Bite me, Benched

Benched - Eliza Coupe as Nina
Benched (Photo: NBC Universal)

Ah wait. You can’t. (Because, as I argue, you are toothless.)

That headline is much, much harsher than USA’s Benched deserves. It’s only there as a stand-in for the sort of cleverness I’d like to put into a headline, a solid enough concept that ultimately does not go far enough. Or sometimes anywhere. It’s not clichéd, per se, nor necessarily uninteresting because it’s been done before. It’s step one of a two, or three, or four step bit that would really be funny, would really set it apart. or at least make it feel like a more substantial way to spend half an hour.

I’m talking about Benched as much as the headline at this point, if you hadn’t caught on.

I’ve been on a big pacing kick lately when critiquing shows, comedy shows especially.1 We’re decades removed from the setup-joke-reaction plod of the 70s, 80s, and 90s2 and well into an era that expects a continual level of whatever flavor a comedy serves up: Arrested Development, Happy Endings, The Office, Community, hell The Michael J. Fox Show – if a show today isn’t packed wall-to-wall with comedy it’s certainly getting a little cramped next to the sofa and that third loveseat.3

But that’s just the new baseline, a baseline that Benched and its H.E.-birthed brethren Marry Me tend to meet episode to episode. Where both shows are going wrong is not so much quantity of comedy (or what they hope passes for it) but the particular qualities they don’t bring along. Marry Me relies way too much on its writing – very witty, rather quick writing – and the characters drift just enough that one loses focus and interest. Picking up the pace to near-constant velocity4 might cover that flaw for a bit, but it still wouldn’t make us stick around.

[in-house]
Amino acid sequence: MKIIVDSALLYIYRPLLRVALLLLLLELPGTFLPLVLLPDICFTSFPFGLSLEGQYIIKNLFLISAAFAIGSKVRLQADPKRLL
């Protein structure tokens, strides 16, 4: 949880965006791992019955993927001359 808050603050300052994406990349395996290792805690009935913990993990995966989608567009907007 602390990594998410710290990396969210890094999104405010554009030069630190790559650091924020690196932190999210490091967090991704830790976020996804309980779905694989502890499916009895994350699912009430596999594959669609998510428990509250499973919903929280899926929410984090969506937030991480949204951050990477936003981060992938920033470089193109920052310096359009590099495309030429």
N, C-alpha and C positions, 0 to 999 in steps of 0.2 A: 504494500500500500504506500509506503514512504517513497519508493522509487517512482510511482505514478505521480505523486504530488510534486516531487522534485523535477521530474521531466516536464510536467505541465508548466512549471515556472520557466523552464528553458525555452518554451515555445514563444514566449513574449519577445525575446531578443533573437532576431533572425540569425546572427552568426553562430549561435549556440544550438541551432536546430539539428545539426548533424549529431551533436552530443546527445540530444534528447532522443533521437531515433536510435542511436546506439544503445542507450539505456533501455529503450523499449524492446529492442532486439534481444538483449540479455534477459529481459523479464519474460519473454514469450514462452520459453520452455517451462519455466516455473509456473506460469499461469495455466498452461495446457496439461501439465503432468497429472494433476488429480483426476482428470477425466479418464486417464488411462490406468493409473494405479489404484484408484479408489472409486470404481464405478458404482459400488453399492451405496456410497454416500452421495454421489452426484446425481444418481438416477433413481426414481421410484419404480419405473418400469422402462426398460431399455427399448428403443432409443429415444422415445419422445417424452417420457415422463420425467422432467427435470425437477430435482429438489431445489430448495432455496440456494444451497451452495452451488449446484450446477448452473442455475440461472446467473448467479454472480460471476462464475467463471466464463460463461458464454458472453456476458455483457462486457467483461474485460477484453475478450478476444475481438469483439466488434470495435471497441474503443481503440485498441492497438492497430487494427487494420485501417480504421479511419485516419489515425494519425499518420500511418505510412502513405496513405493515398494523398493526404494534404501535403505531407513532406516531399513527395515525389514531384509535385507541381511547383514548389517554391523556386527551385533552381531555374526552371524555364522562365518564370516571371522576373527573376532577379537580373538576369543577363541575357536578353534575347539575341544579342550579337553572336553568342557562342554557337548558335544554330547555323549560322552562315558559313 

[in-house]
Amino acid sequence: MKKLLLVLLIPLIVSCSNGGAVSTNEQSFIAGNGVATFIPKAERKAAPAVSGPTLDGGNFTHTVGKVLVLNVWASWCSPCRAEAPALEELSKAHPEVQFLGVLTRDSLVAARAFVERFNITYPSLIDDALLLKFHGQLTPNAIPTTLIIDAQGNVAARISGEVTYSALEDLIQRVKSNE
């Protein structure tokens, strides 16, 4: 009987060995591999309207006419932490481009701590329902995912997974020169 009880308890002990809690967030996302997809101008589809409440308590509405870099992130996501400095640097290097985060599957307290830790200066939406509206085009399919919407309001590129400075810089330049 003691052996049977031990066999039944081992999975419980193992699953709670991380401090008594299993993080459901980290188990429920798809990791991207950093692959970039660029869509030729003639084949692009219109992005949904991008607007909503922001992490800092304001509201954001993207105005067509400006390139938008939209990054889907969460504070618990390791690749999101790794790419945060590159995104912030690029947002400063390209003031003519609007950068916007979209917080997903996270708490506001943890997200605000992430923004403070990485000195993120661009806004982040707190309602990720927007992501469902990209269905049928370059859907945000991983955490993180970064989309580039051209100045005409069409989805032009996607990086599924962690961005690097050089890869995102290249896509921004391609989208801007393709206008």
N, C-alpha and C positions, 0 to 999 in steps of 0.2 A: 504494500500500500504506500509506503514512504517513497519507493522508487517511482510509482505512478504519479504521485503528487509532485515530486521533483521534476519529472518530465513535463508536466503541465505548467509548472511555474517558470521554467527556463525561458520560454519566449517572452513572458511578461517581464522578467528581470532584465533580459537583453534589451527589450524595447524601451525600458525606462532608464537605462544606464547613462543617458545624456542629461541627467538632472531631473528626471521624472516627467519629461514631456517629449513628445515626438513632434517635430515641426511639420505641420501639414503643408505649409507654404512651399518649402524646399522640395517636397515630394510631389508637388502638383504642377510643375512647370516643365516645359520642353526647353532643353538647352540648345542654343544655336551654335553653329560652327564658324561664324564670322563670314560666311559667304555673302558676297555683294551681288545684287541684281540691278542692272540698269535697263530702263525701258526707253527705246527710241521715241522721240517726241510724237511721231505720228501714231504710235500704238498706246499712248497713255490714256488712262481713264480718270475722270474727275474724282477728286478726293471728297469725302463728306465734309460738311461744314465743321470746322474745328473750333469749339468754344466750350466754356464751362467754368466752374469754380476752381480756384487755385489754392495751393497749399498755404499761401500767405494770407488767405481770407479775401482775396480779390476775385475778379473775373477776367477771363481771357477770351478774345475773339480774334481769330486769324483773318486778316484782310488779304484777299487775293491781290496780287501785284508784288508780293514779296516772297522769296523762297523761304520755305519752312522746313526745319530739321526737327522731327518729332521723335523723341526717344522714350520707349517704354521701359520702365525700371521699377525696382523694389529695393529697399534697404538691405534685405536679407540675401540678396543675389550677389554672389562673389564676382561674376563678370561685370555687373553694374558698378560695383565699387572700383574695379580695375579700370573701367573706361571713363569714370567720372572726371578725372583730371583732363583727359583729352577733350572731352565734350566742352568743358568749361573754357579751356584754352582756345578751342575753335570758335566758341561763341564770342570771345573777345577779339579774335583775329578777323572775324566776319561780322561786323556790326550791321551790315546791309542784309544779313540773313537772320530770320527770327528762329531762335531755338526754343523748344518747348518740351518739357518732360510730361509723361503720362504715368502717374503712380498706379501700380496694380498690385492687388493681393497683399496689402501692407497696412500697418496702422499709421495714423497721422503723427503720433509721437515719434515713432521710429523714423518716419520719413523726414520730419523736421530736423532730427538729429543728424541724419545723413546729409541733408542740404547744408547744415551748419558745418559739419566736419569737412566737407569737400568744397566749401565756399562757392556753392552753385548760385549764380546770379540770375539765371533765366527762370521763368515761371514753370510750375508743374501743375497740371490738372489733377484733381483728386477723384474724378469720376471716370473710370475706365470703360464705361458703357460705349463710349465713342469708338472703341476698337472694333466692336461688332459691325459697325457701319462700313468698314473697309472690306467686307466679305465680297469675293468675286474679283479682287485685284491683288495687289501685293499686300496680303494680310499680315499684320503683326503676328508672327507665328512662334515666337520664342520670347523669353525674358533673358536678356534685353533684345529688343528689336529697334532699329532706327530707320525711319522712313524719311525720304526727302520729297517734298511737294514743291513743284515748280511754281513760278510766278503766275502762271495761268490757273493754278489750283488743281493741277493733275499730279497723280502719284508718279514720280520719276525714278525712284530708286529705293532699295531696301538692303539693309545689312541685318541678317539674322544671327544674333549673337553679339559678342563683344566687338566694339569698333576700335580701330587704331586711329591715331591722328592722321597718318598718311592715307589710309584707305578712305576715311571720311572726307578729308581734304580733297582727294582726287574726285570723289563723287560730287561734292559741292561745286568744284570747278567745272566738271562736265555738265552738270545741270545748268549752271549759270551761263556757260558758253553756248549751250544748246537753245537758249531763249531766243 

Benched, meanwhile, lacks teeth. Characters more believable than, deeper than, most other shows5 utter lines that ground the conceit, the setting perfectly well, providing a great foundation for launching whatever twist or quirk will make this workplace comedy a workplace comedy worth watching. But they don’t take that next step, they don’t undermine their conceit while simultaneously leaving it intact – see: The Office, either version, for evidence that it can be done – such that we laugh and laugh at the contrast. Even if you weren’t expecting a nasty turn, or waiting for that comedic overextension, even if you were perfectly fine with whatever Benched just served up you’ll find yourself wondering ‘Is that all there is?’ soon enough.6

Picking up the pace, again, would cover the insubstantialness here as well – probably even better than Marry Me since you’d have more substantial characters just doing more things. But I don’t think that’s what should happen. I think Benched should take a big step forward from where its jokes and conceits currently end; it should be meaner. It should put every flaw of every character more on display and not acknowledge it, because there’s still enough good in each of the characters that this won’t become It’s Always Sunny… leaving Benched to do its own thing. Except better. More engagingly. Funnier.

It’s unlikely to happen, of course – USA seems to have set a boundary for its comedies well away from the depraved territory in which FX lets its shows roam; and that’s fine, we don’t need everyone trampling the same space. The problem is USA’s patch is the wrong patch of land for comedy to grow these days.

  1. Although Breakneck Competency will be performing weekly in my living room.  
  2. Plenty of excellent stuff in there; I’m talking about the general sense and sensibility of comedy on television, the Ideal Sitcom, as it were.  
  4. Not a thing, I know.  
  5. Though it’s a looooowwwwww bar.  
  6. That’s what she said.  

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About Aaron Mucciolo 206 Articles
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